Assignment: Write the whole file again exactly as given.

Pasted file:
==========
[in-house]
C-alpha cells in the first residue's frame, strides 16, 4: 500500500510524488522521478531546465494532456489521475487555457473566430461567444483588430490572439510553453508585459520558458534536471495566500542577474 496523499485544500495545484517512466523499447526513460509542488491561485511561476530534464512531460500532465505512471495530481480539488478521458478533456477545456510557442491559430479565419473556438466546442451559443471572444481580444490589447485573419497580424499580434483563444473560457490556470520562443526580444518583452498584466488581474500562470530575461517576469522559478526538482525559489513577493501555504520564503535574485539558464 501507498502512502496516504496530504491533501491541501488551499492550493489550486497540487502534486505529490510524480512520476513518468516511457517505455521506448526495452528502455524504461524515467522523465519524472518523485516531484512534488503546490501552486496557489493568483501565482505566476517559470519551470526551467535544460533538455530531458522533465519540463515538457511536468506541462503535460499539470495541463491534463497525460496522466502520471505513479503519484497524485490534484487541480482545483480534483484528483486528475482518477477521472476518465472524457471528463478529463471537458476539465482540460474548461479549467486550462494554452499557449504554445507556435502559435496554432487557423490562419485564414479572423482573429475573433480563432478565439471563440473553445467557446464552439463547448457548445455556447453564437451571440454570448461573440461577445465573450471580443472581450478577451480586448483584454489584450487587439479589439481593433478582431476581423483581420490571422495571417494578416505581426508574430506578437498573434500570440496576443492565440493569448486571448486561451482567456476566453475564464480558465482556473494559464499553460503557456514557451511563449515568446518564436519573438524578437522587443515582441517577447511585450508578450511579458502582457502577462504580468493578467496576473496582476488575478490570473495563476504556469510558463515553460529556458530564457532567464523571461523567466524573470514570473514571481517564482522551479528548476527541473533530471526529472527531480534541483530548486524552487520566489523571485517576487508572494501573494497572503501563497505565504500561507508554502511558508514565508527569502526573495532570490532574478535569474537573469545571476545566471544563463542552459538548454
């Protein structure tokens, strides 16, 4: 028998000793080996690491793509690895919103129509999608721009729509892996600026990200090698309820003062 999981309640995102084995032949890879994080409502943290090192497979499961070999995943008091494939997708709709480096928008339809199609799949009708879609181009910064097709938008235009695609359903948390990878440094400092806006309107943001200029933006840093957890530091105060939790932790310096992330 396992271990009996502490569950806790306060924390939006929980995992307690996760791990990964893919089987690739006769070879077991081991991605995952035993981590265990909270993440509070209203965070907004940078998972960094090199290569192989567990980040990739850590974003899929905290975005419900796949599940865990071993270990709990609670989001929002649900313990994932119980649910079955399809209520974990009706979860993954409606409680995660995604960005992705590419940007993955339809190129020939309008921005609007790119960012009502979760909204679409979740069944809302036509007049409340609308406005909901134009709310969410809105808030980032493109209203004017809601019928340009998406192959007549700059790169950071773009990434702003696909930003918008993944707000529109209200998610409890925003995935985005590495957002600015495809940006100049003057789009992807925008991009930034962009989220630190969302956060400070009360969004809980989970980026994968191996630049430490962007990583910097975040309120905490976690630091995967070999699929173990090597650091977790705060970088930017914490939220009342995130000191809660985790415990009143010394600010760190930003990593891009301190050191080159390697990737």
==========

[in-house]
C-alpha cells in the first residue's frame, strides 16, 4: 500500500510524488522521478531546465494532456489521475487555457473566430461567444483588430490572439510553453508585459520558458534536471495566500542577474 496523499485544500495545484517512466523499447526513460509542488491561485511561476530534464512531460500532465505512471495530481480539488478521458478533456477545456510557442491559430479565419473556438466546442451559443471572444481580444490589447485573419497580424499580434483563444473560457490556470520562443526580444518583452498584466488581474500562470530575461517576469522559478526538482525559489513577493501555504520564503535574485539558464 501507498502512502496516504496530504491533501491541501488551499492550493489550486497540487502534486505529490510524480512520476513518468516511457517505455521506448526495452528502455524504461524515467522523465519524472518523485516531484512534488503546490501552486496557489493568483501565482505566476517559470519551470526551467535544460533538455530531458522533465519540463515538457511536468506541462503535460499539470495541463491534463497525460496522466502520471505513479503519484497524485490534484487541480482545483480534483484528483486528475482518477477521472476518465472524457471528463478529463471537458476539465482540460474548461479549467486550462494554452499557449504554445507556435502559435496554432487557423490562419485564414479572423482573429475573433480563432478565439471563440473553445467557446464552439463547448457548445455556447453564437451571440454570448461573440461577445465573450471580443472581450478577451480586448483584454489584450487587439479589439481593433478582431476581423483581420490571422495571417494578416505581426508574430506578437498573434500570440496576443492565440493569448486571448486561451482567456476566453475564464480558465482556473494559464499553460503557456514557451511563449515568446518564436519573438524578437522587443515582441517577447511585450508578450511579458502582457502577462504580468493578467496576473496582476488575478490570473495563476504556469510558463515553460529556458530564457532567464523571461523567466524573470514570473514571481517564482522551479528548476527541473533530471526529472527531480534541483530548486524552487520566489523571485517576487508572494501573494497572503501563497505565504500561507508554502511558508514565508527569502526573495532570490532574478535569474537573469545571476545566471544563463542552459538548454
């Protein structure tokens, strides 16, 4: 028998000793080996690491793509690895919103129509999608721009729509892996600026990200090698309820003062 999981309640995102084995032949890879994080409502943290090192497979499961070999995943008091494939997708709709480096928008339809199609799949009708879609181009910064097709938008235009695609359903948390990878440094400092806006309107943001200029933006840093957890530091105060939790932790310096992330 396992271990009996502490569950806790306060924390939006929980995992307690996760791990990964893919089987690739006769070879077991081991991605995952035993981590265990909270993440509070209203965070907004940078998972960094090199290569192989567990980040990739850590974003899929905290975005419900796949599940865990071993270990709990609670989001929002649900313990994932119980649910079955399809209520974990009706979860993954409606409680995660995604960005992705590419940007993955339809190129020939309008921005609007790119960012009502979760909204679409979740069944809302036509007049409340609308406005909901134009709310969410809105808030980032493109209203004017809601019928340009998406192959007549700059790169950071773009990434702003696909930003918008993944707000529109209200998610409890925003995935985005590495957002600015495809940006100049003057789009992807925008991009930034962009989220630190969302956060400070009360969004809980989970980026994968191996630049430490962007990583910097975040309120905490976690630091995967070999699929173990090597650091977790705060970088930017914490939220009342995130000191809660985790415990009143010394600010760190930003990593891009301190050191080159390697990737």